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There are examples that describe electrical potential as two oppositely charged plates facing each other to make an electric field. They place a positive test charge close the positive charged plate which would lead for the test charge to have gained electric potential. It is never however concluded, what would happen after the positive test charge is dropped to let it collide with the negative plate? Would the kinetic energy, the current, (caused by the attraction to the negative plate) be transformed into heat or would there be an electric discharge?

My confusion derives from wanting to connect a similar scenario (a battery in a circuit connected with a light bulb) to the waterfall analogy where the kinetic energy can be used to produce electricity.

Forgive my misunderstanding please.

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  • $\begingroup$ If you want an example where a kind of electric discharge happens (although that's not the usual term we use for it), look at photomultiplier tubes. $\endgroup$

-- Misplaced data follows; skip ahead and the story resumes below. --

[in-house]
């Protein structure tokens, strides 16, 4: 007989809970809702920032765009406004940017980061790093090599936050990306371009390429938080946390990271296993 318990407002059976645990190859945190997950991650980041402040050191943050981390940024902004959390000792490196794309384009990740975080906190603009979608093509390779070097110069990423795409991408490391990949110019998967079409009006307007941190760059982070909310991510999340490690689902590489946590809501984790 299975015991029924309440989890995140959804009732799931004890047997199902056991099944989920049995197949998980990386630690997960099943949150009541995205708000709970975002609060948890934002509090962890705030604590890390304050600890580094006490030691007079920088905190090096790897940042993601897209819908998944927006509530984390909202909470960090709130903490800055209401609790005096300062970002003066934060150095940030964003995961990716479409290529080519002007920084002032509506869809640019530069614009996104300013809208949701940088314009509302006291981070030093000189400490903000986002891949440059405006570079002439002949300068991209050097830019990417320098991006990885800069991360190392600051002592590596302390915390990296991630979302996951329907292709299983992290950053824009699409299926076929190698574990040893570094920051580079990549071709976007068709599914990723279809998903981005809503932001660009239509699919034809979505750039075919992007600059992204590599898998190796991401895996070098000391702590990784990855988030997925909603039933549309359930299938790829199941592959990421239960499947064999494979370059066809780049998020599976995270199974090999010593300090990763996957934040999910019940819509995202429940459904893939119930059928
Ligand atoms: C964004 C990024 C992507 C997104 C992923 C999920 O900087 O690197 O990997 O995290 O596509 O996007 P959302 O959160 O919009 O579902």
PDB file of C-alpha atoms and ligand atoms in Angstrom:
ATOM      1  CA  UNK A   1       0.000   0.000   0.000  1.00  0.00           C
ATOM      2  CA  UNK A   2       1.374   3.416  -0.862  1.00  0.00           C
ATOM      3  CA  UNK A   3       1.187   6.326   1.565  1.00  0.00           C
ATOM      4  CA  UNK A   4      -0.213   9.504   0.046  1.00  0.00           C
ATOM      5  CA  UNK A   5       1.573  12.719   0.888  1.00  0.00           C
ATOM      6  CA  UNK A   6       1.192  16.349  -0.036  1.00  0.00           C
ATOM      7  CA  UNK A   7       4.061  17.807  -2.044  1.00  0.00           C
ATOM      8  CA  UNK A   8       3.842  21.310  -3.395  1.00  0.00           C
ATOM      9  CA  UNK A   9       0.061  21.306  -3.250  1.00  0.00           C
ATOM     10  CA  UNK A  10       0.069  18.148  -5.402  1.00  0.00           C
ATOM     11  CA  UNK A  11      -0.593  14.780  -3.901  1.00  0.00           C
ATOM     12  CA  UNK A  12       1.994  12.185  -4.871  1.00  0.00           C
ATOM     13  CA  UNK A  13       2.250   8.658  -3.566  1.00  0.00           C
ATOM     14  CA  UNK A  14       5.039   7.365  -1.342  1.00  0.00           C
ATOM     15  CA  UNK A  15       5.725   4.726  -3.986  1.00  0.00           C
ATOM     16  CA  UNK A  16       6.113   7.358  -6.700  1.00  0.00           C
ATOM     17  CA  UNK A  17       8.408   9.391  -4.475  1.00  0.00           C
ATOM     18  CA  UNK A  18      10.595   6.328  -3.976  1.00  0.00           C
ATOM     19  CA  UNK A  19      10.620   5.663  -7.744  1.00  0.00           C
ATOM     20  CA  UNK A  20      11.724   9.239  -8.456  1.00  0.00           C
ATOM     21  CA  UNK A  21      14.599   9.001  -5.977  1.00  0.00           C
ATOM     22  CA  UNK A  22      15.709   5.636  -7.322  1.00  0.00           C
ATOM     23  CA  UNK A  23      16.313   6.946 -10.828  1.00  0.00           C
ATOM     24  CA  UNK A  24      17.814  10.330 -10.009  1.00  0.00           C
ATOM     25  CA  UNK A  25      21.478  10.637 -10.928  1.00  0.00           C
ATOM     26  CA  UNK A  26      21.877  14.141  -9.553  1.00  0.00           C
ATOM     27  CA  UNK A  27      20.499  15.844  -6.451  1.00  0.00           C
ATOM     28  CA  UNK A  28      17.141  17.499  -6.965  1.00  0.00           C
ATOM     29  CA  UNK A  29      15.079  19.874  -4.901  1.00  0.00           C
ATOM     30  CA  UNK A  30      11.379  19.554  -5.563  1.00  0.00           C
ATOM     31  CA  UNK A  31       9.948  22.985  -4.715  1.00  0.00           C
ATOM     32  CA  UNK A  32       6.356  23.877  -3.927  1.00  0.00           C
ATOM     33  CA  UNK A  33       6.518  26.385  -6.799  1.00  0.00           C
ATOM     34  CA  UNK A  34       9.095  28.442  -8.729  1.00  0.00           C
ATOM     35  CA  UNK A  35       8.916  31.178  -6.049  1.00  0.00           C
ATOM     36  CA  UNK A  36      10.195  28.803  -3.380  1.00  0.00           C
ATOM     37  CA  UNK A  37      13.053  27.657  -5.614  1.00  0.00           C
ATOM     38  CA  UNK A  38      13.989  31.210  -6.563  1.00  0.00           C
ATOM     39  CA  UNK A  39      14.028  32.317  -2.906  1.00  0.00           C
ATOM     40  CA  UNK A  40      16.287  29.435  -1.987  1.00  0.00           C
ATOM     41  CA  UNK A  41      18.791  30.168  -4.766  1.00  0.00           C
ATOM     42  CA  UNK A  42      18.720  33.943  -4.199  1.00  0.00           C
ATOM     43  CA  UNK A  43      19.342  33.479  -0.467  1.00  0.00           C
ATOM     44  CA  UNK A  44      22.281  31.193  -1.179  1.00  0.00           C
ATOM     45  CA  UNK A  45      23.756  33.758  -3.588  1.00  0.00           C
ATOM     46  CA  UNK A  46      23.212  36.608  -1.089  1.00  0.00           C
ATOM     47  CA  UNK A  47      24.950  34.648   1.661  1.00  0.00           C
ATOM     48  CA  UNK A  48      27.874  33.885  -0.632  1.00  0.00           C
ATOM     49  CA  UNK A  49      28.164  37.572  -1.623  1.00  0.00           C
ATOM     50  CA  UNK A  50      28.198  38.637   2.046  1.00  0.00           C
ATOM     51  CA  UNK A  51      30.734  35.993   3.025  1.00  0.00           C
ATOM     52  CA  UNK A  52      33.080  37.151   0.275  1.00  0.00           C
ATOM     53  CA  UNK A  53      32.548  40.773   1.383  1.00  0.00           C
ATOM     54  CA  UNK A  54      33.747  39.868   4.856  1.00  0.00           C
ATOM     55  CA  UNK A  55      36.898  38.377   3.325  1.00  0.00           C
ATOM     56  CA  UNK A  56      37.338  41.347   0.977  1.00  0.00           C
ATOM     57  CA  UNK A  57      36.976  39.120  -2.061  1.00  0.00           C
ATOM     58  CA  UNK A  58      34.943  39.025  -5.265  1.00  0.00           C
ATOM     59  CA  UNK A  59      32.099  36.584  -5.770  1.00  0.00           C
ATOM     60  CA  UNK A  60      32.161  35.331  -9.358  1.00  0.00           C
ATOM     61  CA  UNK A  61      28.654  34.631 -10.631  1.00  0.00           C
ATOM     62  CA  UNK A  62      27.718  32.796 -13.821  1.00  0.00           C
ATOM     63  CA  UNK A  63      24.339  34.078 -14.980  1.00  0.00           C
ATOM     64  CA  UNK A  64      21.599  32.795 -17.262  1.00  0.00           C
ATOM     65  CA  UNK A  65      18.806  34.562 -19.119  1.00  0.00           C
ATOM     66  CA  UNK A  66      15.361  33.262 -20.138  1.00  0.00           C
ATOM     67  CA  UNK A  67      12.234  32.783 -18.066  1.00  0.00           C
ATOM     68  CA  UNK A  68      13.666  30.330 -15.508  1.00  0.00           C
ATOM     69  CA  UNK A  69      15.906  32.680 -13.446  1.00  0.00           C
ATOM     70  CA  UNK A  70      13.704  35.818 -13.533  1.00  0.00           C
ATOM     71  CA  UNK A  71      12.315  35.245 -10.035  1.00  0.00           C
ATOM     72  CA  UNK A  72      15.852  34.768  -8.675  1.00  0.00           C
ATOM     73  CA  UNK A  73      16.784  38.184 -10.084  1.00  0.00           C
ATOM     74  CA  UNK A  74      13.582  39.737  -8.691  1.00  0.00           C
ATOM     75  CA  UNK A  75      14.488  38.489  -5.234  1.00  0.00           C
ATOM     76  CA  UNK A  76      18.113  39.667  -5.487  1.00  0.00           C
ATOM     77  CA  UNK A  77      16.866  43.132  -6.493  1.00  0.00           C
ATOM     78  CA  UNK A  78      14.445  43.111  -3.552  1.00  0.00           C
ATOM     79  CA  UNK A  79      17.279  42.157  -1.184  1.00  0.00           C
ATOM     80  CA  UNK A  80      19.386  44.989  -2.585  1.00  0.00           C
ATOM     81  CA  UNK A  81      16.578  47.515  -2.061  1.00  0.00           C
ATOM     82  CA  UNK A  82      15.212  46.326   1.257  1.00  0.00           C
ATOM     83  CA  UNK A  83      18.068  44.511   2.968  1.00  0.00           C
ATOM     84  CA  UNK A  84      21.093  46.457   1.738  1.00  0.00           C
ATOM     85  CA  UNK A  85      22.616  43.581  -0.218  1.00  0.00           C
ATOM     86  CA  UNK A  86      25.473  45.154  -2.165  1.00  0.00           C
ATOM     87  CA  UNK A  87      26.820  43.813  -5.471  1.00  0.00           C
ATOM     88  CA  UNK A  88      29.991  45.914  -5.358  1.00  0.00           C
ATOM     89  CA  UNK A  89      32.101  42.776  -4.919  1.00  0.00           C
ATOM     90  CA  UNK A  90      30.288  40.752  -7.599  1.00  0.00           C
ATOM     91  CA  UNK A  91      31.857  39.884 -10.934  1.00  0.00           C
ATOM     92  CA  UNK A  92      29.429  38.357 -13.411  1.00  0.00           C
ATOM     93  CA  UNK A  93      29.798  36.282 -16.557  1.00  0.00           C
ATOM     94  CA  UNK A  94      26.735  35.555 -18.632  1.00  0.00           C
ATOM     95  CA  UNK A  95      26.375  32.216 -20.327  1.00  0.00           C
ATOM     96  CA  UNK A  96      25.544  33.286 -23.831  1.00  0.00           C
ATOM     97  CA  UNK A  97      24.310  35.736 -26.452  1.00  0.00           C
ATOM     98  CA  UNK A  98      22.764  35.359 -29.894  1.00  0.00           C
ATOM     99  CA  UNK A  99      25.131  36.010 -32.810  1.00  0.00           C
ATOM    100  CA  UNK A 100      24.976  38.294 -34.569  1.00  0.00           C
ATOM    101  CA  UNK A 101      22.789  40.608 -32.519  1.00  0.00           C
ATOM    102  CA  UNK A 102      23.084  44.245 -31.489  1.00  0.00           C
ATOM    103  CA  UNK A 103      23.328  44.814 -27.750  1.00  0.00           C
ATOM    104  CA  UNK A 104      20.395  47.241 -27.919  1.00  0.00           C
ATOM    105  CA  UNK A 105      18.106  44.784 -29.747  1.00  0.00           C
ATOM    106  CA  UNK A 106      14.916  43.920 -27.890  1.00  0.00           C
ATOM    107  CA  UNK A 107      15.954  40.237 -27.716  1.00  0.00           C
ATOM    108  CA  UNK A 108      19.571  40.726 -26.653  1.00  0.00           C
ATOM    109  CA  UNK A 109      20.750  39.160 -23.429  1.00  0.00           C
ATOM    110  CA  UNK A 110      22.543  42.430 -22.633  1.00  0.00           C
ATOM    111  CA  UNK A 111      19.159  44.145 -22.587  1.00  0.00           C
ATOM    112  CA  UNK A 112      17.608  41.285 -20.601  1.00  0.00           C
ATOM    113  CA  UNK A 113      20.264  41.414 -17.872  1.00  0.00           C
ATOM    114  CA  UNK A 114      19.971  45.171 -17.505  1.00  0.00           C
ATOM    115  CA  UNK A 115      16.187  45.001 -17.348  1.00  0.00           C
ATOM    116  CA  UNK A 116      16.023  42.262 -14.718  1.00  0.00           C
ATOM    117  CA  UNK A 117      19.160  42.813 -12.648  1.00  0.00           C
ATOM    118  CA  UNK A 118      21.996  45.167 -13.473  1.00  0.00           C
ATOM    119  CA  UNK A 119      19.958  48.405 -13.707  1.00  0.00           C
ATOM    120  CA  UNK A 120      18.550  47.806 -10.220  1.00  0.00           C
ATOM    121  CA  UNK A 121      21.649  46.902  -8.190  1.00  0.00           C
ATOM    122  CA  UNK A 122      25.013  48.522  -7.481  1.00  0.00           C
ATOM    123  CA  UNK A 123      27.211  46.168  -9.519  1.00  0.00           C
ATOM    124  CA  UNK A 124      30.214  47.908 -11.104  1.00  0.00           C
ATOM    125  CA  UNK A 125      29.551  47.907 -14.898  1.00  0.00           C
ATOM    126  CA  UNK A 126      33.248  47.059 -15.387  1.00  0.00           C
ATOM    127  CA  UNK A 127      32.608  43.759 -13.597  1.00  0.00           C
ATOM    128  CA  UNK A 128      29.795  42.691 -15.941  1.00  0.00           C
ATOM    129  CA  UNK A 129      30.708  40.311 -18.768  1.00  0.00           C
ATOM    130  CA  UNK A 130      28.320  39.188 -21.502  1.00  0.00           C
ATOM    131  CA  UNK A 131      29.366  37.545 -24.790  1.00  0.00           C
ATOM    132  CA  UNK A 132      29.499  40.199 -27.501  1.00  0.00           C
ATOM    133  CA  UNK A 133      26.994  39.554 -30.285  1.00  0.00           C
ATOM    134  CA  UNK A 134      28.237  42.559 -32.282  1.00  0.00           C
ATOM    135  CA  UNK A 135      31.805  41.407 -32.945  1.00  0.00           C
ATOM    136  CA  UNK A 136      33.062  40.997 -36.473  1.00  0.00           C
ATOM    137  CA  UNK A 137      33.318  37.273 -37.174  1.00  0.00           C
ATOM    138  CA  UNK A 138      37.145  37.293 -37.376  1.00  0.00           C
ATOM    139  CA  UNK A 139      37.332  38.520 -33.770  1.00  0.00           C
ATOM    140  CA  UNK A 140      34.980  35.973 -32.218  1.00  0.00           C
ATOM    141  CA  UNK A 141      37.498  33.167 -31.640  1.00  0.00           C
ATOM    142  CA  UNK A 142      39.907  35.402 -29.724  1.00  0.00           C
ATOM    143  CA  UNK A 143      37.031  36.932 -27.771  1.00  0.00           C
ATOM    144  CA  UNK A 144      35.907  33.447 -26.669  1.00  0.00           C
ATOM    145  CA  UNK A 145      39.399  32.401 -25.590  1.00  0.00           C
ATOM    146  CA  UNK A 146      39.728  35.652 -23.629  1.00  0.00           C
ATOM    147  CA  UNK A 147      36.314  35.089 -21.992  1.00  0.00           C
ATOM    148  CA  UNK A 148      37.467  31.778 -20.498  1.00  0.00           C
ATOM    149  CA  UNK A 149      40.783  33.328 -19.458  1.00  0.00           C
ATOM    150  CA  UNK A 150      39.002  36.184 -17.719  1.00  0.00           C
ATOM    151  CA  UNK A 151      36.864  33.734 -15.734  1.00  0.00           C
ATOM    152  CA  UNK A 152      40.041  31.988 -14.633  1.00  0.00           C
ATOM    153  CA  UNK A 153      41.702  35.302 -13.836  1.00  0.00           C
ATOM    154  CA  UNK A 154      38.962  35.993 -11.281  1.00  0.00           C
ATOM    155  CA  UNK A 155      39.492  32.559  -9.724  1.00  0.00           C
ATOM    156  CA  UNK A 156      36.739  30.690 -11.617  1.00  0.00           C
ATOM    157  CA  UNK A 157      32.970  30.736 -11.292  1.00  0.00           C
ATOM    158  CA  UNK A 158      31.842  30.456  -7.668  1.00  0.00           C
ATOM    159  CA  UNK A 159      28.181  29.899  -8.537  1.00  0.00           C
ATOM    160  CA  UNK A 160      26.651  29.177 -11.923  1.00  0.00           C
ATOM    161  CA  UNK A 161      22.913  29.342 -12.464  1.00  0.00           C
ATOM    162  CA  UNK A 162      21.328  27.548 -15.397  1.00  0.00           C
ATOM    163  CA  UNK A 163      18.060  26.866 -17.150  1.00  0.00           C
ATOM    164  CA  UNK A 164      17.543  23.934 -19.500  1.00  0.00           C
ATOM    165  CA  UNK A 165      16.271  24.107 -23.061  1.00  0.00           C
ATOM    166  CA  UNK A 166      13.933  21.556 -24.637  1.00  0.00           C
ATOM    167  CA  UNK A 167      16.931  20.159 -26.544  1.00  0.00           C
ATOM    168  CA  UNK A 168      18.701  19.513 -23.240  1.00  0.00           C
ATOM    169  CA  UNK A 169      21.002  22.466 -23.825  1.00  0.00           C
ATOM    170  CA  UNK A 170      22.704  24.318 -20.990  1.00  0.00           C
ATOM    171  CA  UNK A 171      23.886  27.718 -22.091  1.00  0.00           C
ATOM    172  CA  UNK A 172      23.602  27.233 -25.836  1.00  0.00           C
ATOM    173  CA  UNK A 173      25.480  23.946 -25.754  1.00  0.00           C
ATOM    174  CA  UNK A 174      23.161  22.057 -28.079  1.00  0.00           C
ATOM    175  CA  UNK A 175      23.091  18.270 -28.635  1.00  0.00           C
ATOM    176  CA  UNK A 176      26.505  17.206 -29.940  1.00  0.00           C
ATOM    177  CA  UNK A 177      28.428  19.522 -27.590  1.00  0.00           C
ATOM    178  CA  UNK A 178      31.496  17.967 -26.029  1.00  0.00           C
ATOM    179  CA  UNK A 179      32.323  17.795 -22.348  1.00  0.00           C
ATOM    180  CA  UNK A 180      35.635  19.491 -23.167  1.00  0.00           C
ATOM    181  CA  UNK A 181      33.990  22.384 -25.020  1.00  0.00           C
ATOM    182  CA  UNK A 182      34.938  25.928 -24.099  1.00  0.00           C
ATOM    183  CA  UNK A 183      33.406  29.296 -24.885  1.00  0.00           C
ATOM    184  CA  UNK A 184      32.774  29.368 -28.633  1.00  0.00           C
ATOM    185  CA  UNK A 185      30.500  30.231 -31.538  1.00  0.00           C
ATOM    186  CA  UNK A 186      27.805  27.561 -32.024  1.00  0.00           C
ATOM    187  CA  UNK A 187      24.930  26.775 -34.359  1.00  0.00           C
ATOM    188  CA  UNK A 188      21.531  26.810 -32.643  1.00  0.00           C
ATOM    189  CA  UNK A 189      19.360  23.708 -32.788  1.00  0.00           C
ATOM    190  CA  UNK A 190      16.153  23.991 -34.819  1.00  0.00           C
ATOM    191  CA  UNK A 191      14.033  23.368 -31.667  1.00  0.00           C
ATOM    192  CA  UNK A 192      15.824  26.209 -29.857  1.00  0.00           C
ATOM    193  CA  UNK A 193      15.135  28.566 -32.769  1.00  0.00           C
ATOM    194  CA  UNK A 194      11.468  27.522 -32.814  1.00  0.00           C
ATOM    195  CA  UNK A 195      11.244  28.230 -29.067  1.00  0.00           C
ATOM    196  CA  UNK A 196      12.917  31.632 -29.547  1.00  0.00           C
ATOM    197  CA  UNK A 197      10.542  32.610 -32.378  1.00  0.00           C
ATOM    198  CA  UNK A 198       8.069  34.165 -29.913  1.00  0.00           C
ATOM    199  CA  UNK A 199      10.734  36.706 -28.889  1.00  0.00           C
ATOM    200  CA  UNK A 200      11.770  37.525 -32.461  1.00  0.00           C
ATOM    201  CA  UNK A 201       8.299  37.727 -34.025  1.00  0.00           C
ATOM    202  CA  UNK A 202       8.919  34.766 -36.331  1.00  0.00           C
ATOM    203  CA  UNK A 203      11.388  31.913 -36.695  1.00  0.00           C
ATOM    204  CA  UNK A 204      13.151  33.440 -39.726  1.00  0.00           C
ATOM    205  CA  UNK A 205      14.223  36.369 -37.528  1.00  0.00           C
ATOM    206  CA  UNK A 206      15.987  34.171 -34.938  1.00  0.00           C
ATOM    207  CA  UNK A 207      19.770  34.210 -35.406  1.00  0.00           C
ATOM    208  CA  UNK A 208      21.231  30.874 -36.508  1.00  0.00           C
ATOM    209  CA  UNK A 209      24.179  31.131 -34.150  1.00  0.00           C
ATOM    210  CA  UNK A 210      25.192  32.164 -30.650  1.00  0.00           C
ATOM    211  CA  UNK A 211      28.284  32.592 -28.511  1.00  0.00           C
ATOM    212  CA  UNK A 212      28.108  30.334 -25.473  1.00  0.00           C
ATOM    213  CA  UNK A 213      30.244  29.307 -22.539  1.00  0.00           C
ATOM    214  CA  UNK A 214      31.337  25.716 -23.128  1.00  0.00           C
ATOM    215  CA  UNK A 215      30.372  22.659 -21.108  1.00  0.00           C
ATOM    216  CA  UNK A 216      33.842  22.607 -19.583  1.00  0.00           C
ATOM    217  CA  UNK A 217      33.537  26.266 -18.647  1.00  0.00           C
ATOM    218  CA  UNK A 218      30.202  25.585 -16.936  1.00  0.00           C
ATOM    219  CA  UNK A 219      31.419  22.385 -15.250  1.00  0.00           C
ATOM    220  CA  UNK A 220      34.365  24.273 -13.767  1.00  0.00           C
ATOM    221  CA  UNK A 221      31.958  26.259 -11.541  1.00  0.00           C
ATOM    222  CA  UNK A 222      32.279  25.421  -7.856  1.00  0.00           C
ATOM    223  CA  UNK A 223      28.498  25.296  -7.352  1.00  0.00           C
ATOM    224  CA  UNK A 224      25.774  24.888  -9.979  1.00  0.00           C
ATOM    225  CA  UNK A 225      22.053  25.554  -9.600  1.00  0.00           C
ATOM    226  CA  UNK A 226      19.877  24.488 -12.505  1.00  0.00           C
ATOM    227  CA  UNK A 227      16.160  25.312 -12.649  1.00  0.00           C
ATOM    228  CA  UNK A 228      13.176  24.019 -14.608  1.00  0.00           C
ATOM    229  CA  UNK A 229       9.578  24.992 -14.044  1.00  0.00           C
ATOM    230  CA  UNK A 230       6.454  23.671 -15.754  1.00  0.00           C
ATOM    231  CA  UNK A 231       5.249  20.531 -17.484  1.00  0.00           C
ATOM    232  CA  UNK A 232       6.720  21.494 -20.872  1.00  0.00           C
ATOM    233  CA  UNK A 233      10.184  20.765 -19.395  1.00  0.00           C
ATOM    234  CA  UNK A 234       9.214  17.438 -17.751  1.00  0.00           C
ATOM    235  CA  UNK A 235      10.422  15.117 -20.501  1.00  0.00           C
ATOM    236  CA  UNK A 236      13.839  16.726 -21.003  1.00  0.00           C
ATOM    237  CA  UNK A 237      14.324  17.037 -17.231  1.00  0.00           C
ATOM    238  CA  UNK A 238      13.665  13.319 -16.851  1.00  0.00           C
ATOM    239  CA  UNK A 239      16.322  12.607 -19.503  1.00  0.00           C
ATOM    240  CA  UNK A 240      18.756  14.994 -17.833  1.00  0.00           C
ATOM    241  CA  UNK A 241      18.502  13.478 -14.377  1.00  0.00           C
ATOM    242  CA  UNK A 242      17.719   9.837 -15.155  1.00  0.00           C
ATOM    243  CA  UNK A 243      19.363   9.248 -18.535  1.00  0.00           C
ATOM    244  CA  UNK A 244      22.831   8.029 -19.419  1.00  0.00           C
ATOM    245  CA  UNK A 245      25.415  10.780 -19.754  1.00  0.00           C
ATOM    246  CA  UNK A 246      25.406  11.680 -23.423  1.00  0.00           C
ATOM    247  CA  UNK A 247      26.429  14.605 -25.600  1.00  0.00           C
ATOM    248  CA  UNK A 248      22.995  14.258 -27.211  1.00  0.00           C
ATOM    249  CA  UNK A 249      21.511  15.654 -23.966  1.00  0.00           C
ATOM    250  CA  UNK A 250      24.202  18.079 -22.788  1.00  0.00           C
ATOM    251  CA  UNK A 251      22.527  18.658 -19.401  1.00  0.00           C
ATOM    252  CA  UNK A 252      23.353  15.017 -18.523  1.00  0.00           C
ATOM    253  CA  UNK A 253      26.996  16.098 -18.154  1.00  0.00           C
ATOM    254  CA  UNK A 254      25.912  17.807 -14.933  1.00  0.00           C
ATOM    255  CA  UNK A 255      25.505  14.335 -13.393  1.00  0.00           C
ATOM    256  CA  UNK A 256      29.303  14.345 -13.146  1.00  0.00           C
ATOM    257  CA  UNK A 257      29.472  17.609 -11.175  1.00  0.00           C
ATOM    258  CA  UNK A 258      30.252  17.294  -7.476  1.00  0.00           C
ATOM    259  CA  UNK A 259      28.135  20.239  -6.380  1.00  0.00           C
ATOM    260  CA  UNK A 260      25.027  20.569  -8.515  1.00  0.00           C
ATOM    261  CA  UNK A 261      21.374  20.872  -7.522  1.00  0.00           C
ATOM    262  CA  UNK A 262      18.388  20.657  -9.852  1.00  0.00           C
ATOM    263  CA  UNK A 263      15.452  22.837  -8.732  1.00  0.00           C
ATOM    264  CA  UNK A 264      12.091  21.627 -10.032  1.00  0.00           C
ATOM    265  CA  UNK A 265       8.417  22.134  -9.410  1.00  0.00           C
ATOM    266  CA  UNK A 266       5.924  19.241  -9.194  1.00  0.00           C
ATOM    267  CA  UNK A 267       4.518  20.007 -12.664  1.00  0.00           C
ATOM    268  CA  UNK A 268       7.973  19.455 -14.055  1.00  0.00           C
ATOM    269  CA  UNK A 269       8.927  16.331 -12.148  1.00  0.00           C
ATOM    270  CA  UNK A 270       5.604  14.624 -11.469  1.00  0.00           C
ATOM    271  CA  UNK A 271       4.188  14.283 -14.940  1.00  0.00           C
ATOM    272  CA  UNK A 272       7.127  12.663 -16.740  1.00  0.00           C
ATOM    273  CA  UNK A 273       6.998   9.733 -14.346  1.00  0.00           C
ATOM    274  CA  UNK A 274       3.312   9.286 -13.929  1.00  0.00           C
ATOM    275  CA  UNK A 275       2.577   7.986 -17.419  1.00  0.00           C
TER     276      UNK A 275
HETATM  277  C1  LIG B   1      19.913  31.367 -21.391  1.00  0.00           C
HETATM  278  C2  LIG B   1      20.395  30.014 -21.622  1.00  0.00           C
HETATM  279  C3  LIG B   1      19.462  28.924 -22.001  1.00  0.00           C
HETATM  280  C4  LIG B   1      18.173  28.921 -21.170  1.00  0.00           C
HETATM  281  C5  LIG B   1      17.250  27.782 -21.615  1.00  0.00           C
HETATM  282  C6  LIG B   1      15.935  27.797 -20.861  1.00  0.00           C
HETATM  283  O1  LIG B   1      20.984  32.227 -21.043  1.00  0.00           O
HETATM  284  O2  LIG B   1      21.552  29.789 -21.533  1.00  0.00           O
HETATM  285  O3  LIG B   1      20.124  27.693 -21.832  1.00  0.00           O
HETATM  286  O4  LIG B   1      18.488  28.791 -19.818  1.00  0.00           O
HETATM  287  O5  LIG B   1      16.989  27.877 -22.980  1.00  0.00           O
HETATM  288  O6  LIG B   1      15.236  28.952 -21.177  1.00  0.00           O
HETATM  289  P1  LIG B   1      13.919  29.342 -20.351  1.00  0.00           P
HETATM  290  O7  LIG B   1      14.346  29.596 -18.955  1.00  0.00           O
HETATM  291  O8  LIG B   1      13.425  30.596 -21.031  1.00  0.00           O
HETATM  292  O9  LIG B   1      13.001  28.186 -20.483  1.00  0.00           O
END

– The Photon
    Jul 25, 2022 at 20:46

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Yes, just like any collision there would be a transfer of momentum and energy - each separately conserved. The kinetic energy of the positive charge would eventually become heat in the molecules of the plate - no different than any other object of the same size hitting the plate. It would effectively neutralize one of the free negative charges in the plate

That's more or less what's going on inside a light bulb - kinetic energy of electrons being converted to heat and light. An important distinction is that in addition to "molecular heat" (which travels by conduction & convection) you have "radiative heat" (no different from visible light except in wavelength), because when charged particles decelerate in collisions they emit radiation.

Light bulbs also benefit from "thermionic emission", which is when a material gets hot enough that the average energy of bound electrons becomes high enough to overcome that binding energy and become free electrons (leading to more collisions/radiation/etc)

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